MOGADISHU (Reuters) - Eleven crew members held hostage by Somali pirates for more than three years have been released, regional and United Nations officials said on Saturday.
The number of attacks by Somali pirates has fallen over the last two years due to increased naval patrols and the presence of well-armed security teams on ships. However, 38 crew members remain in captivity, the U.N. said.
The 11 men freed on Friday were crew on Malaysian-owned cargo vessel MV Albedo which was hijacked 900 miles (1,500 kms) off Somalia in November 2010 while sailing from the United Arab Emirates to Kenya.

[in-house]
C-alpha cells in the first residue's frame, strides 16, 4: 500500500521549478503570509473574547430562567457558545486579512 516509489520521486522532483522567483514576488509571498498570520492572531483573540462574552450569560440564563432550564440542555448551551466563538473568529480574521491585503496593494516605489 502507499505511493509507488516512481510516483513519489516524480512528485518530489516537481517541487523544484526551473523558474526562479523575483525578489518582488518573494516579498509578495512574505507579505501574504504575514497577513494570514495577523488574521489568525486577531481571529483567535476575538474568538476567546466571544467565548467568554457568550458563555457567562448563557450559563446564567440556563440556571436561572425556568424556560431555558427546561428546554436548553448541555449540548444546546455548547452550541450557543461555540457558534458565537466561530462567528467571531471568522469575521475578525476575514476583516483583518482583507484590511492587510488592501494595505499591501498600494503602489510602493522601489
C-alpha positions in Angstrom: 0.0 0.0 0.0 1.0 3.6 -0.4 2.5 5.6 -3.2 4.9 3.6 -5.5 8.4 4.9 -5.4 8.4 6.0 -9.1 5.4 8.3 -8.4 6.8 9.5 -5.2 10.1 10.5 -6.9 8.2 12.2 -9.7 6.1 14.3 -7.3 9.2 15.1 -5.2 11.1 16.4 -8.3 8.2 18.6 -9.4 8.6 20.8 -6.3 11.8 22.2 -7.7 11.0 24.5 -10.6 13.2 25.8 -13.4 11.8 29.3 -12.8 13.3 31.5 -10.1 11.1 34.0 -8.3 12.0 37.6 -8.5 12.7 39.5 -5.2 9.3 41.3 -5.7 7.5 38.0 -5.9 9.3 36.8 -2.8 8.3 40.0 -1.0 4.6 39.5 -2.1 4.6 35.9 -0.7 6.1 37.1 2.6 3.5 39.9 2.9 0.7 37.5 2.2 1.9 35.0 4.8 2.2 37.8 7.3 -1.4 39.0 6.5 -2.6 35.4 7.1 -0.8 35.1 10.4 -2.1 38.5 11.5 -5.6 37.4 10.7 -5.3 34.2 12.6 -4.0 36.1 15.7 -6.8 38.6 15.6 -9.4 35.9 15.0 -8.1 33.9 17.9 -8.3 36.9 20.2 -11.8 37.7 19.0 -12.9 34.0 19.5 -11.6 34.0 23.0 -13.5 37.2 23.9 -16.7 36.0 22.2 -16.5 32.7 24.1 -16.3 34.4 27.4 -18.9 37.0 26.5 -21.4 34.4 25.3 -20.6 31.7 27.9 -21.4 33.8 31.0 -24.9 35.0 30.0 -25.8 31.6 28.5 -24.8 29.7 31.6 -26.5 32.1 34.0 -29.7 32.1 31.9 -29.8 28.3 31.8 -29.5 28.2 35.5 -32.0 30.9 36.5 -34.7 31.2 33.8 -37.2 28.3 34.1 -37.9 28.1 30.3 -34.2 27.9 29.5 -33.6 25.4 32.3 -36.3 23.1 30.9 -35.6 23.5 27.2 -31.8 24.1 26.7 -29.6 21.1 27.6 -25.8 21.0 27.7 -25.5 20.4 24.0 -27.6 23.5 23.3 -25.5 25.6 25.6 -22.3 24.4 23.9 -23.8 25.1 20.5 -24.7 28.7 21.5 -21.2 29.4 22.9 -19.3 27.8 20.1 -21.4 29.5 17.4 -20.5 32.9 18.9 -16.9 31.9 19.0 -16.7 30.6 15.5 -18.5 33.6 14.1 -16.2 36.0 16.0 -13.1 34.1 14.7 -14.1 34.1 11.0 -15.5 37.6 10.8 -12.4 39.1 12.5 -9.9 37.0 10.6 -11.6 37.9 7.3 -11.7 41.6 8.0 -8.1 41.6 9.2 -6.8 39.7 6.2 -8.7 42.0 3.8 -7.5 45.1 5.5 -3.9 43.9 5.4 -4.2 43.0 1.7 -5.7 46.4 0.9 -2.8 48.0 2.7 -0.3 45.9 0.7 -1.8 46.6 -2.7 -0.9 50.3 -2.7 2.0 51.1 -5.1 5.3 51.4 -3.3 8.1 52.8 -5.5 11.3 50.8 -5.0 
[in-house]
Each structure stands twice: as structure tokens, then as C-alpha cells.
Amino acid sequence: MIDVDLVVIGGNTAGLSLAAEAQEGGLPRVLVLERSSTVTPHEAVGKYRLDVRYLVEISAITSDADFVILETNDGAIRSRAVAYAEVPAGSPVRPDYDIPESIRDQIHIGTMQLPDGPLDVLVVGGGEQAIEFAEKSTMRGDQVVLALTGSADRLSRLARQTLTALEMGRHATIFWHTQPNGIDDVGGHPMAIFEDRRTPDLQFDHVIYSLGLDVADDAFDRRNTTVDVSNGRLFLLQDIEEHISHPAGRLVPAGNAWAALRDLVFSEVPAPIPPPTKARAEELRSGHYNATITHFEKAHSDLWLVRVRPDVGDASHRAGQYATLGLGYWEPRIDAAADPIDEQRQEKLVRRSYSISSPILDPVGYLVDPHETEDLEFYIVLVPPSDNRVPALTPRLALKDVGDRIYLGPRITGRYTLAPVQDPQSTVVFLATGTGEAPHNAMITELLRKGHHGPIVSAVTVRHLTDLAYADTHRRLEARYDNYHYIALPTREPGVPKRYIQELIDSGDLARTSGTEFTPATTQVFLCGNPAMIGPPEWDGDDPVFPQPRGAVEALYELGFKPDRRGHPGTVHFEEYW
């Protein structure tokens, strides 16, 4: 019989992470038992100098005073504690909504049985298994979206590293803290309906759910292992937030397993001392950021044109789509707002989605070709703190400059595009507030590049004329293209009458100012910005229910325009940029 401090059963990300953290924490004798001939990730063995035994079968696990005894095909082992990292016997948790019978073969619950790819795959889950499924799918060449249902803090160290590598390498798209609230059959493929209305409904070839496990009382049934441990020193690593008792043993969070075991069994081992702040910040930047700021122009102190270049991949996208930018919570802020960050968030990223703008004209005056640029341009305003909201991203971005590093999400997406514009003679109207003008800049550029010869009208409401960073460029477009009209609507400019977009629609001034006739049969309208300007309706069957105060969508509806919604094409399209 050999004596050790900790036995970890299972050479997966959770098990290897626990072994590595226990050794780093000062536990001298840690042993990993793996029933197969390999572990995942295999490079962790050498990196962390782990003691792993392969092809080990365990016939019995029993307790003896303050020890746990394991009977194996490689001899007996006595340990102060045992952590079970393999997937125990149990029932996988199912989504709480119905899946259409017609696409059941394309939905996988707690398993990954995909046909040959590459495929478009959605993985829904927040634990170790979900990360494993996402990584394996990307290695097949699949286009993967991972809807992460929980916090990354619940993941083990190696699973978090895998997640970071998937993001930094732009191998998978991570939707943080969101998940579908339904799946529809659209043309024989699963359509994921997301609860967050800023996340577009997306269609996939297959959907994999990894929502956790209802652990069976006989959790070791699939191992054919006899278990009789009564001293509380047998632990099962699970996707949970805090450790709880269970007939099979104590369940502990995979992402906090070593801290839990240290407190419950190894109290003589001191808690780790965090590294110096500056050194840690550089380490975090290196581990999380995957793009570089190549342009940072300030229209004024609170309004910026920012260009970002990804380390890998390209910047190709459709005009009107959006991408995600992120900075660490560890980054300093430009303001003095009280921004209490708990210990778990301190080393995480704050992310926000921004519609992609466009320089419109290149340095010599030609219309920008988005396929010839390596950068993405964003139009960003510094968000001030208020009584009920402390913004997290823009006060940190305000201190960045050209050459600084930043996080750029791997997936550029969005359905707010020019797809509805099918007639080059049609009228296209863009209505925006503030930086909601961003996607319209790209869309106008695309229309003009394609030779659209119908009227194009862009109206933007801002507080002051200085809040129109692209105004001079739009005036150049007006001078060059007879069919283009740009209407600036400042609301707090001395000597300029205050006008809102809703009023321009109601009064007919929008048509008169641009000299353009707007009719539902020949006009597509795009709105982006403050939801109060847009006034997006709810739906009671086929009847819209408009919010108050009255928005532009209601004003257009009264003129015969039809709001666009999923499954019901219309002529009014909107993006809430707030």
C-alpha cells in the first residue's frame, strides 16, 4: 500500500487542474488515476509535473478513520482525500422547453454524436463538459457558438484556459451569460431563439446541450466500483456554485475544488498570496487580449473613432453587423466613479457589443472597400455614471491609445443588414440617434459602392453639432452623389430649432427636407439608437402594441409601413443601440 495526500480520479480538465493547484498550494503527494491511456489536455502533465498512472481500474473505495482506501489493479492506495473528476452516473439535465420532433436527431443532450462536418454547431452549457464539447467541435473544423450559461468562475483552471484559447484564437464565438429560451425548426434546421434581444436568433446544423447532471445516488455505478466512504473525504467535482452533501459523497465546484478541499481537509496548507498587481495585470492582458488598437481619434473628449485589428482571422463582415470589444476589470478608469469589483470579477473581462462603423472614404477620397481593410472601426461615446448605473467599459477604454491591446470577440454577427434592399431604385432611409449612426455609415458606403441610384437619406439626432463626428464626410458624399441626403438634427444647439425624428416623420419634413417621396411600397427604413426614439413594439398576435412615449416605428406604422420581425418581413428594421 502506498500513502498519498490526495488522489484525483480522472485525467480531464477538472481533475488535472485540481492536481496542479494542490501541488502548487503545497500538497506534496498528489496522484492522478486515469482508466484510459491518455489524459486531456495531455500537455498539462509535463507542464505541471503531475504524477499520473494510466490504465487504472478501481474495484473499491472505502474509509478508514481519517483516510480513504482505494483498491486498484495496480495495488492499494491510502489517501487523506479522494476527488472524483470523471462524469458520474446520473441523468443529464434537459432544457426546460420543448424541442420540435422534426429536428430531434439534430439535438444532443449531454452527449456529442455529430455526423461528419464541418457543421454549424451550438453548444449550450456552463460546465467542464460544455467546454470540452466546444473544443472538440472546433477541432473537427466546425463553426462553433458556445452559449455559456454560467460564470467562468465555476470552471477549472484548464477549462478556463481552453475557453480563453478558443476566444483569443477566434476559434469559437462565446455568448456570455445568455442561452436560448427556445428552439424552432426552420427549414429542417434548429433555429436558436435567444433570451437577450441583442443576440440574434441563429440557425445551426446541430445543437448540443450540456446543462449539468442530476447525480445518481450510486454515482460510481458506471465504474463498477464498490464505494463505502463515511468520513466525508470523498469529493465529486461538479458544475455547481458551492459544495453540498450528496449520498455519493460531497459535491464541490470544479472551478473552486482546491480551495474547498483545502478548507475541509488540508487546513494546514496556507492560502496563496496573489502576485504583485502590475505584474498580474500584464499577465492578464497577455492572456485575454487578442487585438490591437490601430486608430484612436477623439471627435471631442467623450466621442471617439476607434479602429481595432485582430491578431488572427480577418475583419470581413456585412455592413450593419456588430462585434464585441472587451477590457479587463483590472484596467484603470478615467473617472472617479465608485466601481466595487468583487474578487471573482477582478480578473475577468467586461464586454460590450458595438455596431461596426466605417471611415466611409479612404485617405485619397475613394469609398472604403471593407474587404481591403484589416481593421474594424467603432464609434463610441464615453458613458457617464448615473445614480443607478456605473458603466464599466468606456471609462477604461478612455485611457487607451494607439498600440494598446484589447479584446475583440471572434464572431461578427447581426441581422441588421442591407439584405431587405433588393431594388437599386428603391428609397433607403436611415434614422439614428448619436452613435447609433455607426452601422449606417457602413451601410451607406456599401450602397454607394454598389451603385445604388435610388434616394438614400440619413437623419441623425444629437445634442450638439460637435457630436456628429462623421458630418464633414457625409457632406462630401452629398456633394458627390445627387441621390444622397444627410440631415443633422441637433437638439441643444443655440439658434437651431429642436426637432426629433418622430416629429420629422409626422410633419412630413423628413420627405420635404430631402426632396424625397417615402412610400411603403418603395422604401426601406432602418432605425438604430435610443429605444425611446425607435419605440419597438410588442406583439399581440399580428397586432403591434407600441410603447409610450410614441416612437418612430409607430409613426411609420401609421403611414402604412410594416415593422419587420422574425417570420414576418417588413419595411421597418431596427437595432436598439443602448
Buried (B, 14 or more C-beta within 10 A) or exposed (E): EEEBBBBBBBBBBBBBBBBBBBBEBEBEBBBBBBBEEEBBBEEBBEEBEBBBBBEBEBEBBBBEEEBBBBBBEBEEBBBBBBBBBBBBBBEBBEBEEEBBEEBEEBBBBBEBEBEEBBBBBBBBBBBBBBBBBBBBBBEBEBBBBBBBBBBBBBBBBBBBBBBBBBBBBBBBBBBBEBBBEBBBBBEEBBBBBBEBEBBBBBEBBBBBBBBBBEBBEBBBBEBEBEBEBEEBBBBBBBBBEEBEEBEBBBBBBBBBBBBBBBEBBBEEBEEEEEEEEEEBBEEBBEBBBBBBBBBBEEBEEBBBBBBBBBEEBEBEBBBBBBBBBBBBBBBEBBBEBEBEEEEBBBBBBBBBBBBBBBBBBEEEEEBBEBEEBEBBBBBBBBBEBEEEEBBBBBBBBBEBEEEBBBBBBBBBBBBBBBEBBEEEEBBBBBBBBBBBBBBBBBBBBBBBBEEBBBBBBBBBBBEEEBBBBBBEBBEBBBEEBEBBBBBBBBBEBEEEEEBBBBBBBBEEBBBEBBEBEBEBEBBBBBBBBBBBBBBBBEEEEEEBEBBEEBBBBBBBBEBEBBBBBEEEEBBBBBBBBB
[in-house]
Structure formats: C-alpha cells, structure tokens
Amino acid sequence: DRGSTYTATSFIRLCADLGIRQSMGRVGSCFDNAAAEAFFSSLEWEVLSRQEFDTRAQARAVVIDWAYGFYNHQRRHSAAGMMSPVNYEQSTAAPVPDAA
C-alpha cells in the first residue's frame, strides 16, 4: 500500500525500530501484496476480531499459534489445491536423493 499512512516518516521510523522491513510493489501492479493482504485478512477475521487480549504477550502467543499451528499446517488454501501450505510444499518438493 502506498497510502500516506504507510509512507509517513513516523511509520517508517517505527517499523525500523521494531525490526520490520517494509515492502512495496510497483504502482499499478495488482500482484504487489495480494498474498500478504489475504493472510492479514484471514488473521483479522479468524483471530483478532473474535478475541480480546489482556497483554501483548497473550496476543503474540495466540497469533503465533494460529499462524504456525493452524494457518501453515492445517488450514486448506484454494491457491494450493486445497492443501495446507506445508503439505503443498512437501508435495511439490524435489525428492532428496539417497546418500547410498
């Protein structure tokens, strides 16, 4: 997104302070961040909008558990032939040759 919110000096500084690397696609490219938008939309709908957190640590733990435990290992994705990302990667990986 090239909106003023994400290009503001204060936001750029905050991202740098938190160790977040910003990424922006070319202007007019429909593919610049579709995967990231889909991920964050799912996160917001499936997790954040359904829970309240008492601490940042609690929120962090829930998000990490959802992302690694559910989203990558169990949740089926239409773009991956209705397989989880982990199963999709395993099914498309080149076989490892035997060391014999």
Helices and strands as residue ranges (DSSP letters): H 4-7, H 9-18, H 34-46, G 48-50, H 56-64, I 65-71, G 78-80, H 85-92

“They are all healthy,” said Abdi Yusuf Hassan, the interior minister of Galmudug region. He said no ransom was paid.
MV Albedo’s 23-man crew was made up of sailors from Pakistan, Bangladesh, Sri Lanka and Iran when it was seized.
Seven of the ship’s crew were released in 2012 while four others drowned when the ship sank last year.
Media reports have suggested one hostage was killed soon after the vessel was hijacked.
Nick Kay, the U.N.’s envoy to Somalia, said the 11 crew have been flown to Kenya and will be sent back to their respective countries in coming days.
“I remain deeply concerned that 38 other crew members are still being held hostage by Somali pirates,” Kay said in a statement.
“I call on those who continue to detain these crew members to release them without further delay so they can rejoin their families and loved ones.”
Writing by Drazen Jorgic; Editing by Sophie Hares